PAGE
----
Crystalline Melting Point: Definition, Factors Affecting and Determination

What is Crystalline Melting Point ?

When a polymer is treated beyond its glass transition temperature (T𝘨), it passes from a glassy state to a rubbery state and further heating causes melting of the polymer and starts flowing. 

So we can say that the temperature below which the polymer is in a rubbery state and above which it is a liquid is called the crystalline melting point (T𝘮) of the polymer.

Factors affecting crystalline melting point (T𝘮)

Following are the factors which affect the crystalline melting point (T𝘮).

1. Chain Flexibility

Chain flexibility and crystalline melting point (T𝘮) are inversely proportional to each other that is higher the flexibility, the lower will be the Tm. Also, the presence of double bond and aromatic group in the polymeric backbone lowers the flexibility which increases the crystalline melting point (T𝘮).

2. Size and type of side groups

Size and type of size groups greatly influence the crystalline melting point (T𝘮). Bulky or large side groups tend to restrict the molecular rotation which increases the crystalline melting point (T𝘮).

3. Presence of Polar groups

The presence of polar groups like CN, OH, Cl in the main chain and the hydrogen bonding within the crystal increases the crystalline melting point (T𝘮).

4. Degree of Branching

Side branching introduces defects into the crystalline materials which decrease the crystalline melting point (T𝘮).

Determination of crystalline melting point (T𝘮)

crystalline melting point (Tm) can be determined by various methods like differential scanning calorimetry (DSC), Dialometry, Dynamic Mechanical Analysis (DMA), Broad-line NMR, Dielectric loss method.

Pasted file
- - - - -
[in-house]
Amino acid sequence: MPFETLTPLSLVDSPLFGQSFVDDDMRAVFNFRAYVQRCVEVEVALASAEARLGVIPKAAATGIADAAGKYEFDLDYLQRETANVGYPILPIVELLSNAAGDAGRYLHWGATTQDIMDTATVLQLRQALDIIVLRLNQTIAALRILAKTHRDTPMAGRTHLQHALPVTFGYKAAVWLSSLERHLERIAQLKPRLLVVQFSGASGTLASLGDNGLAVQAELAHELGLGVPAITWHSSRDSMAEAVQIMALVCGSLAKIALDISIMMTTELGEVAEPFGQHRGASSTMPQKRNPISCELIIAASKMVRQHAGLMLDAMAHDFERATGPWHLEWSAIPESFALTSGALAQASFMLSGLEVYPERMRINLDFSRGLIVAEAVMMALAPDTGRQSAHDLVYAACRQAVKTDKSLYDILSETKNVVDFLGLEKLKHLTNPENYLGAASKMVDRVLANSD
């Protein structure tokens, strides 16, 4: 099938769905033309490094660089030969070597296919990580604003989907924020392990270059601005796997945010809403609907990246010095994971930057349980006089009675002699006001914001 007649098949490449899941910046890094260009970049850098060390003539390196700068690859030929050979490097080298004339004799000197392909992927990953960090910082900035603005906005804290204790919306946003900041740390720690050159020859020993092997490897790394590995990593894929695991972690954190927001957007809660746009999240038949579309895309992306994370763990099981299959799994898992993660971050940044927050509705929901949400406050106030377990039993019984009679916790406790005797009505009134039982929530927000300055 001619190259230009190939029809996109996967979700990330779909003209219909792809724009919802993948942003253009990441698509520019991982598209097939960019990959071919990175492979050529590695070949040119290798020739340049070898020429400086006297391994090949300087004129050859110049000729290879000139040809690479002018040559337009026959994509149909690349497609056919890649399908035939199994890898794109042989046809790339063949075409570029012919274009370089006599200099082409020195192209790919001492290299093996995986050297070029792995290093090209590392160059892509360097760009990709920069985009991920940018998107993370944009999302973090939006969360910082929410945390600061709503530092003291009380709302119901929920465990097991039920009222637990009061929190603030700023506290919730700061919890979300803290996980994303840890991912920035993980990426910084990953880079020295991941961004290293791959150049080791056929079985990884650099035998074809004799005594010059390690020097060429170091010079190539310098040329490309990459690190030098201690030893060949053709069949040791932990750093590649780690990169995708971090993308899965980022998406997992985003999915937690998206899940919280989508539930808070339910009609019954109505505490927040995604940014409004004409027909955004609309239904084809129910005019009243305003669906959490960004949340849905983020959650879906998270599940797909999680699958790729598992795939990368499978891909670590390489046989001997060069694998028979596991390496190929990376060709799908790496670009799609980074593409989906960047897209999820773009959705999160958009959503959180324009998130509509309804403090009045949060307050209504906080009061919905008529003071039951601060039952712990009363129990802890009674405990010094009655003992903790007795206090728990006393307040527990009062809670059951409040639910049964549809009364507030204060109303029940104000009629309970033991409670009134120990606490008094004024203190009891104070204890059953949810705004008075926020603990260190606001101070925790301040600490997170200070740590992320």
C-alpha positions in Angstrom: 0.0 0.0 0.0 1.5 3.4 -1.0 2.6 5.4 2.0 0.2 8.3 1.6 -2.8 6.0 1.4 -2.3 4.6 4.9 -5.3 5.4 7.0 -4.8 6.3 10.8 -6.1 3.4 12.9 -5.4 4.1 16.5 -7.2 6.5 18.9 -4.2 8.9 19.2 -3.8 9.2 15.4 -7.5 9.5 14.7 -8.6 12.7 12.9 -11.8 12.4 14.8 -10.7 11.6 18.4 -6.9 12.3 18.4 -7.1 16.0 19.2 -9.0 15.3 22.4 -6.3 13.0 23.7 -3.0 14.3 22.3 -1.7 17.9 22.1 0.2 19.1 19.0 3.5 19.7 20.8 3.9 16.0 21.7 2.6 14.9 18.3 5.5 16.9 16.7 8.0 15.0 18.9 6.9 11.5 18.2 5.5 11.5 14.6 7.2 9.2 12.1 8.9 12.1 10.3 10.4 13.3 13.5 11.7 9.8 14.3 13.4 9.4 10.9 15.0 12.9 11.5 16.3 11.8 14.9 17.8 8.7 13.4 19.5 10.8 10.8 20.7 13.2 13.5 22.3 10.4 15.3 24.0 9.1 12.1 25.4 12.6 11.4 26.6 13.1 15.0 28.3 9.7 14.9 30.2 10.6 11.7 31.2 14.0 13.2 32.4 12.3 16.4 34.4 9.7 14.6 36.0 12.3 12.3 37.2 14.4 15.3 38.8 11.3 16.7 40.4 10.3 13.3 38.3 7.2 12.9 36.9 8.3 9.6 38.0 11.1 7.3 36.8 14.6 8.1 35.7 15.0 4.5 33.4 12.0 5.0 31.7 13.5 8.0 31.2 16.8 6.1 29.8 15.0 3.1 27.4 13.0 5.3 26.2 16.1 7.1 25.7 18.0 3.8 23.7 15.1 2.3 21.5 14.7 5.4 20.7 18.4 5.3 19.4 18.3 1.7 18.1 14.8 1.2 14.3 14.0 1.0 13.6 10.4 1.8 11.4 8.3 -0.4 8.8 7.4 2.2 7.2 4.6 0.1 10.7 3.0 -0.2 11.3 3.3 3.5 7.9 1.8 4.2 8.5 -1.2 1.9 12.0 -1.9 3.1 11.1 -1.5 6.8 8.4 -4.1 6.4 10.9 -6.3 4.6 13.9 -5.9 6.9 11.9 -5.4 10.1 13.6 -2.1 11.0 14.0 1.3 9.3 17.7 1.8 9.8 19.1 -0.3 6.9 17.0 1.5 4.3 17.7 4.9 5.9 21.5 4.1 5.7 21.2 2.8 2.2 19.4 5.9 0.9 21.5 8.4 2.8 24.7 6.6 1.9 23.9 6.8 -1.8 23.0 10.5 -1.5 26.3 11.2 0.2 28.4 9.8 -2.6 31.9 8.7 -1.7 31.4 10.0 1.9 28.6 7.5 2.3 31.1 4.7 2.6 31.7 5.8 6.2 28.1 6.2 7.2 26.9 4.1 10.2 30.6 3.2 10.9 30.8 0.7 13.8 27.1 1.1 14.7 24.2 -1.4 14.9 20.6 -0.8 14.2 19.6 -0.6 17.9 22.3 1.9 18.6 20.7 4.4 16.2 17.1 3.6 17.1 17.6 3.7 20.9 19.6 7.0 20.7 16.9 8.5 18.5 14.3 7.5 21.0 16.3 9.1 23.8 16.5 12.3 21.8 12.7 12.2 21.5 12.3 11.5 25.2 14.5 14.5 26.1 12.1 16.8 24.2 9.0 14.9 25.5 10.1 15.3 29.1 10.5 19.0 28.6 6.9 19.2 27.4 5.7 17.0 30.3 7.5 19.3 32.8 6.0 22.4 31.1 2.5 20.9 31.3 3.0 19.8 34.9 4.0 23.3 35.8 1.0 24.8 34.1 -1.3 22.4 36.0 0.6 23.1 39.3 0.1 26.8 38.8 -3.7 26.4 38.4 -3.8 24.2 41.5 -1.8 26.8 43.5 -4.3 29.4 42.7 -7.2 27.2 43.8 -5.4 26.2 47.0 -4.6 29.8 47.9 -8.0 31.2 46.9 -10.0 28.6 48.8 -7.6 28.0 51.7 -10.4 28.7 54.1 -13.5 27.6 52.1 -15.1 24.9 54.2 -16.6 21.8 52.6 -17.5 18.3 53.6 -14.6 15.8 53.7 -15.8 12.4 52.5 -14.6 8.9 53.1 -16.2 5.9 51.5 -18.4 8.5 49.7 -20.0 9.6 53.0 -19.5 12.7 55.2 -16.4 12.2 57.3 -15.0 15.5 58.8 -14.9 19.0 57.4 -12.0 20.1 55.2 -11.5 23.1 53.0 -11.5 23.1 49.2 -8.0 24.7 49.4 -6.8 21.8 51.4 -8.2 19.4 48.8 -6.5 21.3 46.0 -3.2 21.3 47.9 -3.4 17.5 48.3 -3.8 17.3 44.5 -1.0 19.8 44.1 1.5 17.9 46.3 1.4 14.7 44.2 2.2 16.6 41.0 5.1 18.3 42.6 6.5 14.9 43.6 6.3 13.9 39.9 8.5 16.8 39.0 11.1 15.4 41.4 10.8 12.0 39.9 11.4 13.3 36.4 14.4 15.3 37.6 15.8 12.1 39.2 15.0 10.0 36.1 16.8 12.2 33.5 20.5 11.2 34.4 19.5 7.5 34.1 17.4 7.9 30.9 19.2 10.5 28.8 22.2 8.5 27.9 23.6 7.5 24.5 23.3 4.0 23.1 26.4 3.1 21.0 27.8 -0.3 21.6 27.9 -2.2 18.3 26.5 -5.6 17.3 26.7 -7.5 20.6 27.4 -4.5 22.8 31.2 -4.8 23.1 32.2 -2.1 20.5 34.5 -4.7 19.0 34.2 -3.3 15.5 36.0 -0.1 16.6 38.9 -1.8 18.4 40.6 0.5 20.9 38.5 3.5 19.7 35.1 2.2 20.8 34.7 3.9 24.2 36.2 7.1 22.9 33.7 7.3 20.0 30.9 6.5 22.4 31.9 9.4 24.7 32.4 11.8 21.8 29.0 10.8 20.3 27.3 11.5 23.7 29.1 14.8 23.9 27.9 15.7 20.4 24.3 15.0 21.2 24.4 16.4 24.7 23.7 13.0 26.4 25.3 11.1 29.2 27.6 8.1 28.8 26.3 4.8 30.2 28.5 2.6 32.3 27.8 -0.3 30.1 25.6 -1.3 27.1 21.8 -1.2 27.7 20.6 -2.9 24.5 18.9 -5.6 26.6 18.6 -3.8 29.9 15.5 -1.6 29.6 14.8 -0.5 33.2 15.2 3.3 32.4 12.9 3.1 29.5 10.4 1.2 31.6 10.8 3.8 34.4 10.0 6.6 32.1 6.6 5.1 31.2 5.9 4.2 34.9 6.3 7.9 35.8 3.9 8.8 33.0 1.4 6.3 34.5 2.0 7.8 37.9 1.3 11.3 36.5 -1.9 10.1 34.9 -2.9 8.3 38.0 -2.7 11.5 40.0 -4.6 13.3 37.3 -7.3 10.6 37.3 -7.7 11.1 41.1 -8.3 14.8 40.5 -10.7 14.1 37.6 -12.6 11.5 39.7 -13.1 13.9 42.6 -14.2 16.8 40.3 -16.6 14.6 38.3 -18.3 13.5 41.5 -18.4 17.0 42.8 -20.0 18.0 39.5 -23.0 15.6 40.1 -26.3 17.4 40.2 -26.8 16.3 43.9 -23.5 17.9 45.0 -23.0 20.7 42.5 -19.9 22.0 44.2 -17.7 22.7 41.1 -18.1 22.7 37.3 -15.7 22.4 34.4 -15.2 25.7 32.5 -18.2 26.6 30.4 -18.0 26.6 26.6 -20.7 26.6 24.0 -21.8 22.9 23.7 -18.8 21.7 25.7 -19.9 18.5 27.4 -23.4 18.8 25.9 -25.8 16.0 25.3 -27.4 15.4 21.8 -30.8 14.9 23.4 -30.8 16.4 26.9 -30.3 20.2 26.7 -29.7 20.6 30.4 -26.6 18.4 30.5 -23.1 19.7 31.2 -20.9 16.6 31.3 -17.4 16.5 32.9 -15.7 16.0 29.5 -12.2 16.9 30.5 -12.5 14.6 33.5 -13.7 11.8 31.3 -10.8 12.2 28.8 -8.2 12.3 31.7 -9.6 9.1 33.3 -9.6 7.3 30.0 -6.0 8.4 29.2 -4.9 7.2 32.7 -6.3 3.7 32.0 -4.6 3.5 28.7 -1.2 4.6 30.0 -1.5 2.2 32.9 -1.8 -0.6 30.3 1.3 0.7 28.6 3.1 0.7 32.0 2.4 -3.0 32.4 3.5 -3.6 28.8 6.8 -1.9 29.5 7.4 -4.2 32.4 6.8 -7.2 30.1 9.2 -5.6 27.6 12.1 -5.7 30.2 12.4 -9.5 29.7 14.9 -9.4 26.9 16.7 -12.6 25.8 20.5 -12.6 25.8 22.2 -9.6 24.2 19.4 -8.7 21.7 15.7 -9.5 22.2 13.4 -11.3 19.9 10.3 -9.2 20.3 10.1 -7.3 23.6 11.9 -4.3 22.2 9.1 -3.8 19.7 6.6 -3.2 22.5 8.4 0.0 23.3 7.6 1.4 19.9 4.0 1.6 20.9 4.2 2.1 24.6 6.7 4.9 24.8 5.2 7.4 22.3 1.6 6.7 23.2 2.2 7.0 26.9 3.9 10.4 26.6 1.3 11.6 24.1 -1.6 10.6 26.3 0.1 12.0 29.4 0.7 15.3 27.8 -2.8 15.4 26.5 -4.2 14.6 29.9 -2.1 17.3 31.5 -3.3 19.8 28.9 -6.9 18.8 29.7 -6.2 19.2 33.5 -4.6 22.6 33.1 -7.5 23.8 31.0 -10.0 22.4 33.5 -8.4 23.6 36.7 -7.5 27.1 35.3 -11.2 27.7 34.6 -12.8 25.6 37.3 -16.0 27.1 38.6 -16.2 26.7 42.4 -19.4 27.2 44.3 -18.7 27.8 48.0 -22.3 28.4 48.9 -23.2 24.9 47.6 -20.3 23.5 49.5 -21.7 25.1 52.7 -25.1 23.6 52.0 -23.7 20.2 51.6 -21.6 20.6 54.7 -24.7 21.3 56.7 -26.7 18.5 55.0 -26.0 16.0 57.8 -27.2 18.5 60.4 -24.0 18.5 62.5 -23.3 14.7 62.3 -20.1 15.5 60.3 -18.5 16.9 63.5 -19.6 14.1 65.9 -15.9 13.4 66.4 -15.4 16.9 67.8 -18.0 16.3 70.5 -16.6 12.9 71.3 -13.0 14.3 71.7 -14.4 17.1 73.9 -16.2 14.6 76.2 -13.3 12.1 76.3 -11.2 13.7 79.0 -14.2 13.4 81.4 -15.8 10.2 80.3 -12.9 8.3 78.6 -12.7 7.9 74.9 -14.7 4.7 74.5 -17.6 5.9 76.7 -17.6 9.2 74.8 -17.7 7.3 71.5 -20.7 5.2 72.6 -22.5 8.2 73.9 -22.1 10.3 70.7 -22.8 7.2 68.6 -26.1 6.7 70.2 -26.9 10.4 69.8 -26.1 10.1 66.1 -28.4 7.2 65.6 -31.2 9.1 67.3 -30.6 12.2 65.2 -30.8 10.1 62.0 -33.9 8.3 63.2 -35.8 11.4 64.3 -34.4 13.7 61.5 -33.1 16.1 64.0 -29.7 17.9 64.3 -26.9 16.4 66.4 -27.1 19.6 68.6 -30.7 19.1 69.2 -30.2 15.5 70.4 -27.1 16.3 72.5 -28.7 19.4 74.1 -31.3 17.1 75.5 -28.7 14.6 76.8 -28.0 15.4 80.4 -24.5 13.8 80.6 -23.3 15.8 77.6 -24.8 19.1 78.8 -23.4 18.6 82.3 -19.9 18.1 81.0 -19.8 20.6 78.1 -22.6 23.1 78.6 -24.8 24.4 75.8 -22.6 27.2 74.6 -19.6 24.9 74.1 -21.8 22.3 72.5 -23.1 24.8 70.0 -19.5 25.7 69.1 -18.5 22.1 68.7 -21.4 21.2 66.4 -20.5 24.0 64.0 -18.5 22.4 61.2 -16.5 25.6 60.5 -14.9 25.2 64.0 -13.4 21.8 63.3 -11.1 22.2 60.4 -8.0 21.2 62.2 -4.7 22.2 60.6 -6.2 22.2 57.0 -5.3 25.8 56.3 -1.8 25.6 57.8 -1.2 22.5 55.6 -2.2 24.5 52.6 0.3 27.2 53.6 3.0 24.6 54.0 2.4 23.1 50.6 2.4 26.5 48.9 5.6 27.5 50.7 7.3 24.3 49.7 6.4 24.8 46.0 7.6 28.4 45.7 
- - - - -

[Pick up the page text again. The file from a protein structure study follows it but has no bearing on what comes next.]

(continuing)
The Differential Scanning Calorimetry (DSC) method is the most common method to calculate crystalline melting point (T𝘮).

Differential Scanning Calorimetry (DSC)

Differential scanning calorimetry (DSC) is a technique used to investigate the response of polymers to heating. DSC can be used to study the Crystalline melting point (T𝘮) as well as Glass transition temperature (T𝘨).

A given in the above figure, the DSC setup is composed of a measurement chamber and a computer. Two pans are heated in the measurement chamber. The sample pan contains the material being investigated whereas the second pan which is typically empty is used as a reference pan.

Differential Scanning Calorimetry (DSC)

The computer is used to monitor the temperature and regulate the rate at which the temperature of the pan changes. A typical heating rate is around 10 ℃ / min.

The rate of temperature for a given amount of heat will differ between the two pans. This difference depends on the composition of the pan contents and physical changes like phase changes. 

For that heat flux, DSC varies the heat provided to one of the pans to keep the temperature of both pans the same. Finally, the difference in heat output of the two heaters is recorded and the result is a plot of the difference in heat (q) versus temperature (T).

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